Raspberry and Rhubarb French Tart

I ate a brownie the other day. I admit, that it was everything that I thought it would be: soft, chewy, moist, and had a deep chocolatey flavor. I ate a third of it and found myself wrapping it back up because I wanted to savor the rest of it and make it last. On a recent trip, while trekking though a terminal to catch my next flight, I stopped and grabbed a salad and that brownie. Somewhere over the mid western states I finished the rest of that brownie…I made it last and it got me through the last hour and a half of travel without my belly rumbling. Always roll out dough in the shape of your pan. This helps forming the dough to the pan without patching.

I should confess that as I hurried to eat my salad before my next flight boarded I started to think: Could it be that airport food improved - this salad is quite good?!? Then, I grabbed a coffee as I was back at the airport heading home to Seattle and it was terrible. Maybe there have only been small improvements where airport food is concerned? Either way, I am ready to be home. I miss my husband, I miss my dogs, I miss my everyday life.

By letting the fruit sit within the sugar allows the tartness of the rhubarb to mellow out.

I was talking with my husband the night I was packing to leave on this trip and he asked if I was putting the tart recipe I recently made on here. I told him it was just an average recipe, but he assured me that there was nothing average about something that tastes really good. You see, I have been making these tarts for years. It is one of those effortlessly recipes that you can always whip together and serve. You can alway change up the fruit you fill it with, and if you have cold butter and flour on hand the crust is just your basic pate brise that you can make within minutes - probably why I always have some in the refrigerator or freezer.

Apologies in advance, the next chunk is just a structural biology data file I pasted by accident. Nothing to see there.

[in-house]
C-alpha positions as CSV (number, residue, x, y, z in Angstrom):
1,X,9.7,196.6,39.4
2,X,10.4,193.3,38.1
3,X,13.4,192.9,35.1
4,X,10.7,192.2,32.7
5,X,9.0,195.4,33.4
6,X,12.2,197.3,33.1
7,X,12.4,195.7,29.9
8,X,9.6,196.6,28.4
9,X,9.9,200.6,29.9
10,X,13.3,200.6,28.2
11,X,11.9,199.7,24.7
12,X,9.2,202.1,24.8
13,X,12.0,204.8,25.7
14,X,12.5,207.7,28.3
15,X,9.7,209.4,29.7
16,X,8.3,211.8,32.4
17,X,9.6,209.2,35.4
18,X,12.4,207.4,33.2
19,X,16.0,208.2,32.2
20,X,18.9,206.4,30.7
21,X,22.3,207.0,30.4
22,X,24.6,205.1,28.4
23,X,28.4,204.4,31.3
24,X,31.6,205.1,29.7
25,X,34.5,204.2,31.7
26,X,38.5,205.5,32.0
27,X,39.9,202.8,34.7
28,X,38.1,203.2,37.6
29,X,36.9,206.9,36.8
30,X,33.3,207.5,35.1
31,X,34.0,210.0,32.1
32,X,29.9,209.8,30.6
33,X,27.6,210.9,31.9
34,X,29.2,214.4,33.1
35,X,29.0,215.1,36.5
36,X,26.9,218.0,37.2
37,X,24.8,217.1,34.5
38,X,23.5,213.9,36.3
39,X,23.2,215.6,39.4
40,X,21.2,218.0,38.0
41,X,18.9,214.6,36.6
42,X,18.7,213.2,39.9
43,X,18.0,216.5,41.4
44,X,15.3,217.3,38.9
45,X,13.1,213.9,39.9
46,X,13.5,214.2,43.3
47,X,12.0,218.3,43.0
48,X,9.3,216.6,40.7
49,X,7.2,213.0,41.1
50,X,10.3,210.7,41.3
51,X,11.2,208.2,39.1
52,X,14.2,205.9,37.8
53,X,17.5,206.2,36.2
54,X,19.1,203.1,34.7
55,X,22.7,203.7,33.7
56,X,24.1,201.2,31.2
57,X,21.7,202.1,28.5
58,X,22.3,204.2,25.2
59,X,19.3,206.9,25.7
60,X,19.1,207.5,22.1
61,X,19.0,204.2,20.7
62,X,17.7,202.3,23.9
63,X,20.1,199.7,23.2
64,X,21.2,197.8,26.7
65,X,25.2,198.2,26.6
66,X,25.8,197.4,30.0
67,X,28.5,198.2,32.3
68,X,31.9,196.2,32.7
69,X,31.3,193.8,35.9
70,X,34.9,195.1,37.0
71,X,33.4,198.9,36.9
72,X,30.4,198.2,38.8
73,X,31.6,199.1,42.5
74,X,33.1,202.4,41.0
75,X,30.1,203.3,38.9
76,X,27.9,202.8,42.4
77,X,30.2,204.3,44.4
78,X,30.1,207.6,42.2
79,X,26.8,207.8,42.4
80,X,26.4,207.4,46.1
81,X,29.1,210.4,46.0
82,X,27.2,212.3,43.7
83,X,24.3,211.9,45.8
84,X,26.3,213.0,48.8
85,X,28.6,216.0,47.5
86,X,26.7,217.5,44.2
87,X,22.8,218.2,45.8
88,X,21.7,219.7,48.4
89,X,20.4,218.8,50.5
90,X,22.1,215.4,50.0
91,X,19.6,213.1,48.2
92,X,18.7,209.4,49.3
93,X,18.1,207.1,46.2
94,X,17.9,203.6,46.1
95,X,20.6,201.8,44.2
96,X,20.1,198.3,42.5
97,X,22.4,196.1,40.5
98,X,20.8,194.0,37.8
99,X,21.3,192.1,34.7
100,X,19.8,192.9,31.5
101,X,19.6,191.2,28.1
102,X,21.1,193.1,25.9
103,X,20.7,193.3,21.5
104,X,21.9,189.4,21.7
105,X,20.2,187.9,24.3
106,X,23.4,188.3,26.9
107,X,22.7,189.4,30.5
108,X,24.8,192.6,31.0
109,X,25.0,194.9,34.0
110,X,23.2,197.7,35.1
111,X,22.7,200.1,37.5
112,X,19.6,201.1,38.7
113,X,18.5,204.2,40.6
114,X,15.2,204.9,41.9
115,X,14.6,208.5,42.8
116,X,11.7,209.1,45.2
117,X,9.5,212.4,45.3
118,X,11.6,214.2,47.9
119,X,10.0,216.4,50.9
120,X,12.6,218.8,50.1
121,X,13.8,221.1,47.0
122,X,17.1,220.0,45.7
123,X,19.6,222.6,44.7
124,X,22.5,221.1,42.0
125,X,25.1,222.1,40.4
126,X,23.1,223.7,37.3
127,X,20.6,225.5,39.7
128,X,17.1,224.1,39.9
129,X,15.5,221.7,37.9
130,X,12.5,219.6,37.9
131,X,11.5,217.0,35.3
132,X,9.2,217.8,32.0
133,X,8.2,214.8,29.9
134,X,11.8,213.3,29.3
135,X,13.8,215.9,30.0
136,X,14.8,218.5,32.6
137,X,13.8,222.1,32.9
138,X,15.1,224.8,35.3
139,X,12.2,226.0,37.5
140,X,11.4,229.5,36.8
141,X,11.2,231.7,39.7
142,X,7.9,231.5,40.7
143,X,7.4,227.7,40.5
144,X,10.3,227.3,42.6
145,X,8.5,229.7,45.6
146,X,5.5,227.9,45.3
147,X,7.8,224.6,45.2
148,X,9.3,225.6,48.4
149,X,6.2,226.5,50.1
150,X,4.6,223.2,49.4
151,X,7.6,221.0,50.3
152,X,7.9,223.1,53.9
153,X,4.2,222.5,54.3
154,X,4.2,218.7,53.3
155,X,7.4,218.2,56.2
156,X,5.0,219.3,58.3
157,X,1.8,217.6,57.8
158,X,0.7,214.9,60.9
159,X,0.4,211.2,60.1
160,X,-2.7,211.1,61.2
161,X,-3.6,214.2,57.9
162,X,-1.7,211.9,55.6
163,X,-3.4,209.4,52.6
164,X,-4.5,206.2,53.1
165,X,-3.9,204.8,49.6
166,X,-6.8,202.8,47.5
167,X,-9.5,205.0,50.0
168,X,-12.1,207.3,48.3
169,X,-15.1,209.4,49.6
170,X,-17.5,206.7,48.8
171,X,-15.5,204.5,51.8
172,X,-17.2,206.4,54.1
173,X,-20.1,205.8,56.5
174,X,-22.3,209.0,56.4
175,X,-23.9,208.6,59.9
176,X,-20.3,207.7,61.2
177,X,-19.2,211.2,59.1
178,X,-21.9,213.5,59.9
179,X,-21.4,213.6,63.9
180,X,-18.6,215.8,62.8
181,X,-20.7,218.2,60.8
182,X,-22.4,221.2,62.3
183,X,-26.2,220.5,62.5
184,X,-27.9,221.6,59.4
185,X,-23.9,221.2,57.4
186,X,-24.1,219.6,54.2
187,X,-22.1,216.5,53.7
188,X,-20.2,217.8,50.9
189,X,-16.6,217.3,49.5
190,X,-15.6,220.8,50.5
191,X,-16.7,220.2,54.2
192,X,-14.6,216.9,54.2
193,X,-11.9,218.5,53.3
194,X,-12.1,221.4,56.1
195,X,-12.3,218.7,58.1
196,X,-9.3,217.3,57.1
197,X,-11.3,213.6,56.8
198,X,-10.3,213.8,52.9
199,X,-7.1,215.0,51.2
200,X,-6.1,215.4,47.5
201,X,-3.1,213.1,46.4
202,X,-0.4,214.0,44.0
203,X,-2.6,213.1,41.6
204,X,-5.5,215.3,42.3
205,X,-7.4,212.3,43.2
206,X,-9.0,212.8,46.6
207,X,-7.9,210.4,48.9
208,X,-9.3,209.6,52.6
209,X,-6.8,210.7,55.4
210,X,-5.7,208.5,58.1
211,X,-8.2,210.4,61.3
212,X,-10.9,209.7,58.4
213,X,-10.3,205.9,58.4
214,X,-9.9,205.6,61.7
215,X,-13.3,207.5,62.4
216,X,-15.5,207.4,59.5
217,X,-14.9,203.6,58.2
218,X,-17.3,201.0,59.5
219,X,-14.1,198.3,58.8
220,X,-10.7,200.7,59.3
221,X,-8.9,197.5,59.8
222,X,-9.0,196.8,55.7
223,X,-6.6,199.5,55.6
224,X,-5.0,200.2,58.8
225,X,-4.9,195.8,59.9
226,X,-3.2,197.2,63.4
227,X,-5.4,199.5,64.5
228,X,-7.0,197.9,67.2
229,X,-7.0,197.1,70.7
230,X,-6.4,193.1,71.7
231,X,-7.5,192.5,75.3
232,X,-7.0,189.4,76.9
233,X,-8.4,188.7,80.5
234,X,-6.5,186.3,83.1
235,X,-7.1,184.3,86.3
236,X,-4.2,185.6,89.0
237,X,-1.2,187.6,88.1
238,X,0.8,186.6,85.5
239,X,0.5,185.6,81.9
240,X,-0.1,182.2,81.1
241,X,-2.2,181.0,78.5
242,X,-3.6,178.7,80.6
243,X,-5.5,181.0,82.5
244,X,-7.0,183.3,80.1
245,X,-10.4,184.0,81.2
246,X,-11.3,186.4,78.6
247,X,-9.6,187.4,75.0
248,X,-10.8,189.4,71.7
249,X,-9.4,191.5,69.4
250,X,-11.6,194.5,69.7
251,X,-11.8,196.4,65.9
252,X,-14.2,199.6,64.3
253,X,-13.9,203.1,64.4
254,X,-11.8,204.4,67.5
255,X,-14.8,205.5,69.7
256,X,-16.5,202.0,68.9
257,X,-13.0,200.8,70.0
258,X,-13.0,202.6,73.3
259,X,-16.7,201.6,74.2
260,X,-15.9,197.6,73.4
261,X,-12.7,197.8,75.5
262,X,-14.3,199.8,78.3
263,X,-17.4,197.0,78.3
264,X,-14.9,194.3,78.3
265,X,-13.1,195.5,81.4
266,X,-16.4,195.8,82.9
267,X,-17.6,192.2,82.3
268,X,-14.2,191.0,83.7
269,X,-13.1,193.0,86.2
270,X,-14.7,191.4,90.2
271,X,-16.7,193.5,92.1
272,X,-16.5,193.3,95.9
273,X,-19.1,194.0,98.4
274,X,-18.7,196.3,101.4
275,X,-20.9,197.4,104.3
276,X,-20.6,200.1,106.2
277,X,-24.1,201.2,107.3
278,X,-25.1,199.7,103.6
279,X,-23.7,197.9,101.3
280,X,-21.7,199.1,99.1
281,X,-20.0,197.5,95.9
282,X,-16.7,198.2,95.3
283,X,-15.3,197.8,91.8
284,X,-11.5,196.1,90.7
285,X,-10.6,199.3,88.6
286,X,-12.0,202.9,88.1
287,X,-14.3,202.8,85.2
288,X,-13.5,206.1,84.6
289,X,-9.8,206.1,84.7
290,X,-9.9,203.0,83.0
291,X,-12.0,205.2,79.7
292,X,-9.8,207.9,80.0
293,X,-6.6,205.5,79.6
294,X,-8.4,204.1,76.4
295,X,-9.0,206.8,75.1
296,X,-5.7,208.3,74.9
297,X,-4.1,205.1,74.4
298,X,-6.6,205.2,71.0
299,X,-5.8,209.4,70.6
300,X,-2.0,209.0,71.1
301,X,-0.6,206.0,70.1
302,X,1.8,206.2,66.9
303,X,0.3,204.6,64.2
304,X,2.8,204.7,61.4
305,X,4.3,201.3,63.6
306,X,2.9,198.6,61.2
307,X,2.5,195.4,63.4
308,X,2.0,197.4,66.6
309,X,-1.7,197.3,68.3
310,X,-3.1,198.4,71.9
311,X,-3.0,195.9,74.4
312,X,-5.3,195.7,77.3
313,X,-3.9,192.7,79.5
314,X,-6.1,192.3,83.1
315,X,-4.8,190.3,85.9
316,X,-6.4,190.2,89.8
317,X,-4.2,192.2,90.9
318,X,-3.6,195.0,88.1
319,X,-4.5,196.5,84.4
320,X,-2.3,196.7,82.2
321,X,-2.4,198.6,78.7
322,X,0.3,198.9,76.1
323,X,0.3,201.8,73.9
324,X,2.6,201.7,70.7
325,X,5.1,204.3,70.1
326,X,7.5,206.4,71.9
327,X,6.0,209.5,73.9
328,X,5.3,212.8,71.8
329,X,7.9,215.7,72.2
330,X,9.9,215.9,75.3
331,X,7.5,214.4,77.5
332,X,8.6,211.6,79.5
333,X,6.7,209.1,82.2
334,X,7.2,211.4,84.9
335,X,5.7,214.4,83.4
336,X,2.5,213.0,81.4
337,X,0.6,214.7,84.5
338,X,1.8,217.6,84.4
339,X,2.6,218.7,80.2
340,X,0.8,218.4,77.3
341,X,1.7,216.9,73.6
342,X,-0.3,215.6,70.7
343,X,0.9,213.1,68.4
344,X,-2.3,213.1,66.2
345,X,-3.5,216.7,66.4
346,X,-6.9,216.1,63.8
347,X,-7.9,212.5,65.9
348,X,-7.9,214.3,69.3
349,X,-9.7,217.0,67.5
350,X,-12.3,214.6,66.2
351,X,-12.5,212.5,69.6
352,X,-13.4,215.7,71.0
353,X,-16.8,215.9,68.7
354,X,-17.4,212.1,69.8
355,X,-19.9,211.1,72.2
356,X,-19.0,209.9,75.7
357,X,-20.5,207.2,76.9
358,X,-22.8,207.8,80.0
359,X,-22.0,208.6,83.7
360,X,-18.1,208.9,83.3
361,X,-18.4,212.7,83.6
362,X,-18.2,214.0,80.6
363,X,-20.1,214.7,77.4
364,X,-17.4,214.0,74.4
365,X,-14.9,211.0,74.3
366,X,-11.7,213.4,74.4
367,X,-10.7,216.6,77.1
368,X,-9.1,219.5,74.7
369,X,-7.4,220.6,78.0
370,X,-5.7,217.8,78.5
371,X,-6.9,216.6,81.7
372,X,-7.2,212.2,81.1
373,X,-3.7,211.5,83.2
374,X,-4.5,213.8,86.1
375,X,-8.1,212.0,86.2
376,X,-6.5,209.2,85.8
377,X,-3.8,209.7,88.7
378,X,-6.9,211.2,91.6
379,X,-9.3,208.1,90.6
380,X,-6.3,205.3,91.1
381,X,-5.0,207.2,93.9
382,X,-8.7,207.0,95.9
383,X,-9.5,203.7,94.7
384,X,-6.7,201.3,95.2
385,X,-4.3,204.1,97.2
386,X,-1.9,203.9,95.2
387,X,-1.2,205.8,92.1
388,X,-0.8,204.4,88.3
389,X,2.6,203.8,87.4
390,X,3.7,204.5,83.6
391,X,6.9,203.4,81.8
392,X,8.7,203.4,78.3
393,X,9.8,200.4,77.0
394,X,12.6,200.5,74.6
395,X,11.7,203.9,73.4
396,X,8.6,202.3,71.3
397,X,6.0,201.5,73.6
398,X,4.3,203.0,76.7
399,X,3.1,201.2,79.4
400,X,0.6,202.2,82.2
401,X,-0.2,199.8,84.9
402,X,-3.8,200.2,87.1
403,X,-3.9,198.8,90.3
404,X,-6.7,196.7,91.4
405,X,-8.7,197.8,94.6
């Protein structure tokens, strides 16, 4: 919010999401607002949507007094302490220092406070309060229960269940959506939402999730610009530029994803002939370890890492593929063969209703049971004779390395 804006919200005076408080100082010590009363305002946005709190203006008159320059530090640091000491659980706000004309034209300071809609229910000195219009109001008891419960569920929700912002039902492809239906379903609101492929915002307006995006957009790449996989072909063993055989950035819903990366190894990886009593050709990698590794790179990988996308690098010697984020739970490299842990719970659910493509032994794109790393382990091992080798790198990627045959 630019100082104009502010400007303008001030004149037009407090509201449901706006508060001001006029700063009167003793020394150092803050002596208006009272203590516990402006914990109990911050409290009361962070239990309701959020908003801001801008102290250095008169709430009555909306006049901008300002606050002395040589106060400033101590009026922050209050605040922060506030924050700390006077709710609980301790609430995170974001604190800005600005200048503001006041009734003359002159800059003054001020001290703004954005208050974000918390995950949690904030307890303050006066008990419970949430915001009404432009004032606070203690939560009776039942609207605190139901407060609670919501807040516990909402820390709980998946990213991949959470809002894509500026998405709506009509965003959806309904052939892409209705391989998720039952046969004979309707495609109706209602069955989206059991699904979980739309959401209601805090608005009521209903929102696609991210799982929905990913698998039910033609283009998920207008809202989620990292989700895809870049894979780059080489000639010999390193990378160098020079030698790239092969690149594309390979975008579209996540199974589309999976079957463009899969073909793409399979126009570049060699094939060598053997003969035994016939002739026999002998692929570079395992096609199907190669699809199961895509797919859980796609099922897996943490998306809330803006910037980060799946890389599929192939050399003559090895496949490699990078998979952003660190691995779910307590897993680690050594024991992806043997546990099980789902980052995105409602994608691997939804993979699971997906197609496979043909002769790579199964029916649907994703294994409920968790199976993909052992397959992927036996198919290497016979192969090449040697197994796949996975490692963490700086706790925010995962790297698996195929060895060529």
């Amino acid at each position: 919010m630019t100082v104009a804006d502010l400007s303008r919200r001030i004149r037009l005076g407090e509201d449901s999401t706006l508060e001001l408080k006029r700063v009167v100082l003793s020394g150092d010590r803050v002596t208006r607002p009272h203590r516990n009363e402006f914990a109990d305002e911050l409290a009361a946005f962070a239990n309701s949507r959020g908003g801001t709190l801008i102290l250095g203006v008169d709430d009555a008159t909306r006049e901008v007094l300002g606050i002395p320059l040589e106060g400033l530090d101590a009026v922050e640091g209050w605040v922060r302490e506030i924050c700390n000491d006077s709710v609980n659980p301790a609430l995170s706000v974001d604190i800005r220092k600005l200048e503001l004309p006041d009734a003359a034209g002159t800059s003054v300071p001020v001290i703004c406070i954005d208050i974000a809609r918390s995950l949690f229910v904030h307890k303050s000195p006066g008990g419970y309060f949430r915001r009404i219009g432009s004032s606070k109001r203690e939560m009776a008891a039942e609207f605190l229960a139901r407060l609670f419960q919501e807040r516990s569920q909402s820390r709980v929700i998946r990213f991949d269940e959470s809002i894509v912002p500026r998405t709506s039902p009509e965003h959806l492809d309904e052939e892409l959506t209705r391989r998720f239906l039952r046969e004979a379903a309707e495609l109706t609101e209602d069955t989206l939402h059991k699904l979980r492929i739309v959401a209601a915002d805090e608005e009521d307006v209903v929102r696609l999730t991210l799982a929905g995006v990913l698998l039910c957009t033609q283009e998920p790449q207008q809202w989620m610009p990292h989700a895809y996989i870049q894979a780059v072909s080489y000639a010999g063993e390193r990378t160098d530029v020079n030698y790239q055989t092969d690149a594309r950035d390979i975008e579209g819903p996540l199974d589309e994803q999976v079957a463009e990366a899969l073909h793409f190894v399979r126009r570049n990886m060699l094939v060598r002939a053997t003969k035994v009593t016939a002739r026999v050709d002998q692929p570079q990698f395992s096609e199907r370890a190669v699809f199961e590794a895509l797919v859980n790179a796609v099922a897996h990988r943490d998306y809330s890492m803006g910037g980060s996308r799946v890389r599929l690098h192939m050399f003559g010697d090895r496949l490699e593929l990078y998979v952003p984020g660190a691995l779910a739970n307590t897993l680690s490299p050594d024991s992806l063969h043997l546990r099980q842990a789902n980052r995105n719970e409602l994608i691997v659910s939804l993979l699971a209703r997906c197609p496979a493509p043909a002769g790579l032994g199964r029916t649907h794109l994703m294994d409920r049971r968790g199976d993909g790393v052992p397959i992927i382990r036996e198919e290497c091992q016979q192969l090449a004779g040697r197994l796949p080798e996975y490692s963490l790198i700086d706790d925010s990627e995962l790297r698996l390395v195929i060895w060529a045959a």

All ready to bake.

A couple of weeks ago we had some friends over for dinner and I made a Raspberry and Rhubarb French Tart for dessert. We were having pizzas and I wanted a straight forward, simple, no fuss dessert to accompany it. This fruit tart is light and tasty without being heavy on the palette. It pairs well with just about any meal really. I am thinking that If the rhubarb I still had on hand before I left is still good I will be making it again once I am home. I love baking something once I am home. It makes everything seem right in the world and the nice aroma always shakes the “travel dust” off.

Raspberry and Rhubarb French Tart Fresh out of the oven.

Raspberry and Rhubarb French Tart (makes one 9 inch tart)

(*Note - For this tart I used a rectangular pan for the ease of cutting and serving easy pieces, but any round or square pan works well too,)

3 cups raspberry (fresh or frozen)

1 1/2 cups sliced rhubarb, about 1/2 - 1 inch pieces

2/3 cup of sugar

1/4 cup of honey

1 tsp vanilla extract

1 tbsp of flour

1 tbsp of butter

1/2 batch of Pate Brise (tart/pie crust)

First, preheat your oven to 400 degrees. Roll your dough out on a well floured surface to about 1/4 inch thickness. Try to roll it out to the shape of your tart pan. (This makes it easier when assembling.) Press the dough into your pan gently. Dock it with a fork or knife along the bottom and place the pan in the freezer to chill.

Next, in a bowl place your raspberries, rhubarb, sugar, honey, vanilla, and flour and toss it all together. Set it aside and let it macerate for 20-30 minutes.

Then, remove the tart pan from the freezer and place on a sheet pan. Gently, Pour the raspberry filling into the prepared tart pan. Be sure that the filling is level and even all the way across it. Place thin pieces of the 1 tbsp of butter across the top of the filling staying clear from the edges. Place in the oven for about 45 minutes rotating it half way through.

Finally, remove from the oven when the edges of the tart crust (pate brise) are golden and the filling is bubbly and reduced a bit. Let it cool about 15 minutes before removing the tart pan sides and serving. This can stay at room temperature for a couple of hours. If placing in the refrigerator wrap in foil, but before eating / serving be sure to bring it back to room temperature for it always tastes better that way.